'That Should Be a Word That Any Canadian Can Use'

Inside the great Canadian doughnut war
By Michael Harthorne,  Newser Staff
Posted Nov 25, 2017 4:55 PM CST
'That Should Be a Word That Any Canadian Can Use'
Popular doughnut muse in its natural habitat.   (Getty Images/zmeel)

And now for a very Canadian story about doughnuts, rodents, and an apology. BeaverTails has been selling oval-shaped doughnuts in eastern Canada for nearly 40 years. So when food blogger Julie Van Rosendaal posted a recipe for "Homemade Beaver Tails" last year, she made sure to give credit to BeaverTails and include a link to its website. But that wasn't good enough, CBC reports. Lawyers for BeaverTails contacted Van Rosendaal and asked her to change the name of her recipe to avoid violating its trademark. She changed it to "Beaver Doughnuts" and thought that would be the end of it. It wasn't. This week, lawyers for BeaverTails asked Van Rosendaal to remove any mention of beavers from her recipe.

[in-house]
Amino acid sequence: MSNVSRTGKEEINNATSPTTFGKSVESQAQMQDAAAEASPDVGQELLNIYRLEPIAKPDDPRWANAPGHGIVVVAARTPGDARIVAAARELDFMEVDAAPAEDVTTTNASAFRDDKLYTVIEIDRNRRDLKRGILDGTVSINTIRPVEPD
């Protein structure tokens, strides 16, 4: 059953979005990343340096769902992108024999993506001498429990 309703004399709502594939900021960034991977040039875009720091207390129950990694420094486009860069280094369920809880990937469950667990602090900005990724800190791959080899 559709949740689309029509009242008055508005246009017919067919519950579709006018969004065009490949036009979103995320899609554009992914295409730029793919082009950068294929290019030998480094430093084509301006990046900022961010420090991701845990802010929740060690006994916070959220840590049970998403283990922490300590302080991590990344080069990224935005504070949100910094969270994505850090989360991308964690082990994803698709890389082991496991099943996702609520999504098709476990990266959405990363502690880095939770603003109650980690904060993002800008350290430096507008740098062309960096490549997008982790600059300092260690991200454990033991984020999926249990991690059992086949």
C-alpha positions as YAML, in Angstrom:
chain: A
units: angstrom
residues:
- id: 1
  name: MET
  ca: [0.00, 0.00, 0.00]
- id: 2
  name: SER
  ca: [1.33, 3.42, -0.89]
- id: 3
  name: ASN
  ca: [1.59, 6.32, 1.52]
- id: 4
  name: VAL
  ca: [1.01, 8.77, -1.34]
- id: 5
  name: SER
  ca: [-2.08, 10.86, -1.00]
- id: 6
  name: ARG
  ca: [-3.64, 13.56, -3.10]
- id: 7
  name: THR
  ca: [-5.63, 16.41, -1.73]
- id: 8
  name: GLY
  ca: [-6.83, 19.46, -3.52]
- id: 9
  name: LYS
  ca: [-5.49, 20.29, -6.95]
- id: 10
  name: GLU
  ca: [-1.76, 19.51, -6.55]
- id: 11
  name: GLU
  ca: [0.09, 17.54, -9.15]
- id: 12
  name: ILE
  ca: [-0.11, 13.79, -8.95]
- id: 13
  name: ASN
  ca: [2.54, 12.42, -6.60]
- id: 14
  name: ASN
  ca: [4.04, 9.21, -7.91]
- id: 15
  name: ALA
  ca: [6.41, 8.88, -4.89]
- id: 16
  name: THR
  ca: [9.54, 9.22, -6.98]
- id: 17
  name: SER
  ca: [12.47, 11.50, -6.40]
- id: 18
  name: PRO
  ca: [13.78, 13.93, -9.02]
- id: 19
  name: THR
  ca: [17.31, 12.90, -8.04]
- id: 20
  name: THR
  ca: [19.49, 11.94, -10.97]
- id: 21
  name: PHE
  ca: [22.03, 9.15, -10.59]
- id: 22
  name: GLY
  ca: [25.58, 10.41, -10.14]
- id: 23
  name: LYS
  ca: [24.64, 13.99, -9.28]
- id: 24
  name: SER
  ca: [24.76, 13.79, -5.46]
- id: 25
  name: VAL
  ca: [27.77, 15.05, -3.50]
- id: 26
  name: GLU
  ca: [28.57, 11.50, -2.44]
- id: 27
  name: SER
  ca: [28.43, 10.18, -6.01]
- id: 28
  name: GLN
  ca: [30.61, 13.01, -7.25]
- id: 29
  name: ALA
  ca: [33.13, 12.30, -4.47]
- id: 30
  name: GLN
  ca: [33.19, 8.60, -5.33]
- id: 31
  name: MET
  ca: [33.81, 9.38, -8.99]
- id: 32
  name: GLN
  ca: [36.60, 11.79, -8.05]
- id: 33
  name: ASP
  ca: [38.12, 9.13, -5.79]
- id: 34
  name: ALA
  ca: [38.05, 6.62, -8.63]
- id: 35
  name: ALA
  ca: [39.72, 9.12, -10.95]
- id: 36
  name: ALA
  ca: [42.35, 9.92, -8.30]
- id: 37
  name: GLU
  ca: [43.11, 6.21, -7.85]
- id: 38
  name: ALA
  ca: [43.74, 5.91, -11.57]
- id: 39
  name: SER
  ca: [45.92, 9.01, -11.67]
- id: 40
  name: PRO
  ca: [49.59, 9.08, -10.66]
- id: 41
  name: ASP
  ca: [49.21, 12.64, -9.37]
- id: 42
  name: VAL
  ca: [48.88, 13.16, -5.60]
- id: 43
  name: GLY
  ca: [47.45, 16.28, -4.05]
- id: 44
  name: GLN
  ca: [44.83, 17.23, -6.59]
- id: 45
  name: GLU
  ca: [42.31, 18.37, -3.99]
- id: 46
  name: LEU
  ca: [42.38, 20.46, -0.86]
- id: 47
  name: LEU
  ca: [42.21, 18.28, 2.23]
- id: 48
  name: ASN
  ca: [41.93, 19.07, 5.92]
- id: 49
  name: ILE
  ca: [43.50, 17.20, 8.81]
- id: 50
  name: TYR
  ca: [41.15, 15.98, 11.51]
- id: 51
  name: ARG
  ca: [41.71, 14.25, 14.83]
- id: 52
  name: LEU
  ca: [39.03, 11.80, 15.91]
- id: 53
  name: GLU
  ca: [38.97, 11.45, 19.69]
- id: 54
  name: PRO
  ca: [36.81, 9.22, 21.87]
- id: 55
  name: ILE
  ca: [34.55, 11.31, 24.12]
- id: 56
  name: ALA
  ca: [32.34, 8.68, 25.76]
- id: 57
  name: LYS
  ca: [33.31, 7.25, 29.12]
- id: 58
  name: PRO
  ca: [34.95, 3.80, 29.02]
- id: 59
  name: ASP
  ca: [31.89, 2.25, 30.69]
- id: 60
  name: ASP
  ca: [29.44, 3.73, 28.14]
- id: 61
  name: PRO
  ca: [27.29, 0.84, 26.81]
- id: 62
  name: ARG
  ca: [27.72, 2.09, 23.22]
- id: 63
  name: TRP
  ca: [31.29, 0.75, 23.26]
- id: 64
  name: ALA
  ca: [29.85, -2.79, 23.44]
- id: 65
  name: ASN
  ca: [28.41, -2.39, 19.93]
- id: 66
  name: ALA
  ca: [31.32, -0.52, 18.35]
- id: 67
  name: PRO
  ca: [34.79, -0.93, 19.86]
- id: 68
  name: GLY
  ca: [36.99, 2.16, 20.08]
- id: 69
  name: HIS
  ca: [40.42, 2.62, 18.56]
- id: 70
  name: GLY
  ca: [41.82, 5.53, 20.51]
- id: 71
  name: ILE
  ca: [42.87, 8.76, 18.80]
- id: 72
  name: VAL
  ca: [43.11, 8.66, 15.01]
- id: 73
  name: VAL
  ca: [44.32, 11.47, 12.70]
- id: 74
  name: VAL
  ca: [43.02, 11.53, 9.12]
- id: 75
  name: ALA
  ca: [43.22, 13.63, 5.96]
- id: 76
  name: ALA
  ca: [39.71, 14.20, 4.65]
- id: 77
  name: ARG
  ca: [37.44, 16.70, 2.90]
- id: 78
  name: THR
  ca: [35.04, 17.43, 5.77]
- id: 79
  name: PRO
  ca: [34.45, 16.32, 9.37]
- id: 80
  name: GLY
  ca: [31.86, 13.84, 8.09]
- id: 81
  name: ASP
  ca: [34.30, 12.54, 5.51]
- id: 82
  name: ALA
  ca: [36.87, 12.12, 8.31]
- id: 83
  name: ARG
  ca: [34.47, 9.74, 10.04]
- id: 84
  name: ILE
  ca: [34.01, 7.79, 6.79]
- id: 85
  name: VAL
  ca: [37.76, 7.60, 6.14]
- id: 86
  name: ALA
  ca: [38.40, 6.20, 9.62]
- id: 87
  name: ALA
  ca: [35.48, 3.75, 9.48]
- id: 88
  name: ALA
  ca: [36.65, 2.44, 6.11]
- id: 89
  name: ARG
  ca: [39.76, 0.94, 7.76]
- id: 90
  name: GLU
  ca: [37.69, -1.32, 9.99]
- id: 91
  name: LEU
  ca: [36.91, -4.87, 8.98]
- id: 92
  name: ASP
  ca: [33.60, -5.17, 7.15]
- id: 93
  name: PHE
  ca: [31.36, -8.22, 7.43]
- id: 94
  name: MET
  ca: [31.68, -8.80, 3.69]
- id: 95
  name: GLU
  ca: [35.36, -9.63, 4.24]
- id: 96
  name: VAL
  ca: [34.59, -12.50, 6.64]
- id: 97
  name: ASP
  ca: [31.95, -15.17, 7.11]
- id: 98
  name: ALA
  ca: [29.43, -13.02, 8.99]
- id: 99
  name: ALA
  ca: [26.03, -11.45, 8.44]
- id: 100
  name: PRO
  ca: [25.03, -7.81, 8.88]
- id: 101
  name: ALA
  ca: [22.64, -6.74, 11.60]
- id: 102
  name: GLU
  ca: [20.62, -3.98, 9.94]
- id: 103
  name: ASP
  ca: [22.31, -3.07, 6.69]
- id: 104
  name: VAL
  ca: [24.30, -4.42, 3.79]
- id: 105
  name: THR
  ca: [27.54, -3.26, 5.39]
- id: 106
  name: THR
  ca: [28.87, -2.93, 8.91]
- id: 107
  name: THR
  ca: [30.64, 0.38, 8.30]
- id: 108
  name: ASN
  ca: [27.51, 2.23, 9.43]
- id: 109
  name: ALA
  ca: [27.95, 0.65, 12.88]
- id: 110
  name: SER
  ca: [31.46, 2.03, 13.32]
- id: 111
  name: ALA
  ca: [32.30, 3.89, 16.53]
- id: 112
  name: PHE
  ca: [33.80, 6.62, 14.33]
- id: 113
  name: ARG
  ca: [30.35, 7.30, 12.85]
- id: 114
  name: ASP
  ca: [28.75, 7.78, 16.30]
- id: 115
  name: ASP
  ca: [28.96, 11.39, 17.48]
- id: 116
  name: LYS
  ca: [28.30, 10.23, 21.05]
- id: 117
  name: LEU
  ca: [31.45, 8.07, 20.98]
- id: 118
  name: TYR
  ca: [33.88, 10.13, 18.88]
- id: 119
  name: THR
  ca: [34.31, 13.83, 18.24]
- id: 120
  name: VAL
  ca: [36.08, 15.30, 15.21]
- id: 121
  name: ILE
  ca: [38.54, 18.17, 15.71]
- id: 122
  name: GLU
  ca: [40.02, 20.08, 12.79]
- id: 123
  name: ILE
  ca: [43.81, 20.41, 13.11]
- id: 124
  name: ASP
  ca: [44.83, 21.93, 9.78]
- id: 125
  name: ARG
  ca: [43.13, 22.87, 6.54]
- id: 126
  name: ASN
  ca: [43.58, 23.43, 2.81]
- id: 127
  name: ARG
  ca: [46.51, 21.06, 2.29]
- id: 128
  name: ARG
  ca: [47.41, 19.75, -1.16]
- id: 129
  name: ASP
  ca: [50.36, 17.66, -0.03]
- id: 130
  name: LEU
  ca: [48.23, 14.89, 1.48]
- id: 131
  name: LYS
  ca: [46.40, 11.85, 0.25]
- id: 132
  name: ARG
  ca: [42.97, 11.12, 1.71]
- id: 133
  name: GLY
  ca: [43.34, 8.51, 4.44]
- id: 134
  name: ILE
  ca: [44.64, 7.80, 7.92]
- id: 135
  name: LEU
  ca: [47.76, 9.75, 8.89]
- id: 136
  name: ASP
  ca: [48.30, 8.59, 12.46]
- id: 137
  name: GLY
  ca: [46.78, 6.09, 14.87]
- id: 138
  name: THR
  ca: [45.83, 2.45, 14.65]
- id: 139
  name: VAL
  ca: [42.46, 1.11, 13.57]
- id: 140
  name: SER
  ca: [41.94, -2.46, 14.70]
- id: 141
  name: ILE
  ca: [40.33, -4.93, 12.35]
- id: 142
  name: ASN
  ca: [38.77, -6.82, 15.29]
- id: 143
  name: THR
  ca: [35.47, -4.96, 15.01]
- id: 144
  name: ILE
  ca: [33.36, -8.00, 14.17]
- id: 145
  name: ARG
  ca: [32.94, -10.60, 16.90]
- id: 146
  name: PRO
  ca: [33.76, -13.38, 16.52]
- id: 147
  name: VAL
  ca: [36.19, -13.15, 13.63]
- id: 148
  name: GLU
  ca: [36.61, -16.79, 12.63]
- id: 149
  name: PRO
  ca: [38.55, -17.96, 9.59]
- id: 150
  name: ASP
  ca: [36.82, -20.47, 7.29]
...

"I can see that they have, obviously, a trademark on BeaverTails, but the word beaver?" Van Rosendaal tells the Calgary Herald. "That should be a word that any Canadian can use," she adds to CBC. Regardless, she rebranded her recipe "Canadian Semiaquatic Rodent Posterior Doughnut." While it "doesn't roll off the tongue quite as easily," Van Rosendaal admits the name is growing on her. Not all of her fans on social media felt the same way, and BeaverTails issued what it calls "a big Canadian sorry" to Van Rosendaal. "If we have ever gone too far during our endeavor to preserve the brand name, we sincerely apologize for this lapse of judgement," the company tweeted Thursday. It also used the opportunity to raise $3,000 for the Calgary Food Bank. It did not, however, give Van Rosendaal the right to use word "beaver." Long live the Canadian Semiaquatic Rodent Posterior Doughnut.
(More doughnut stories.)

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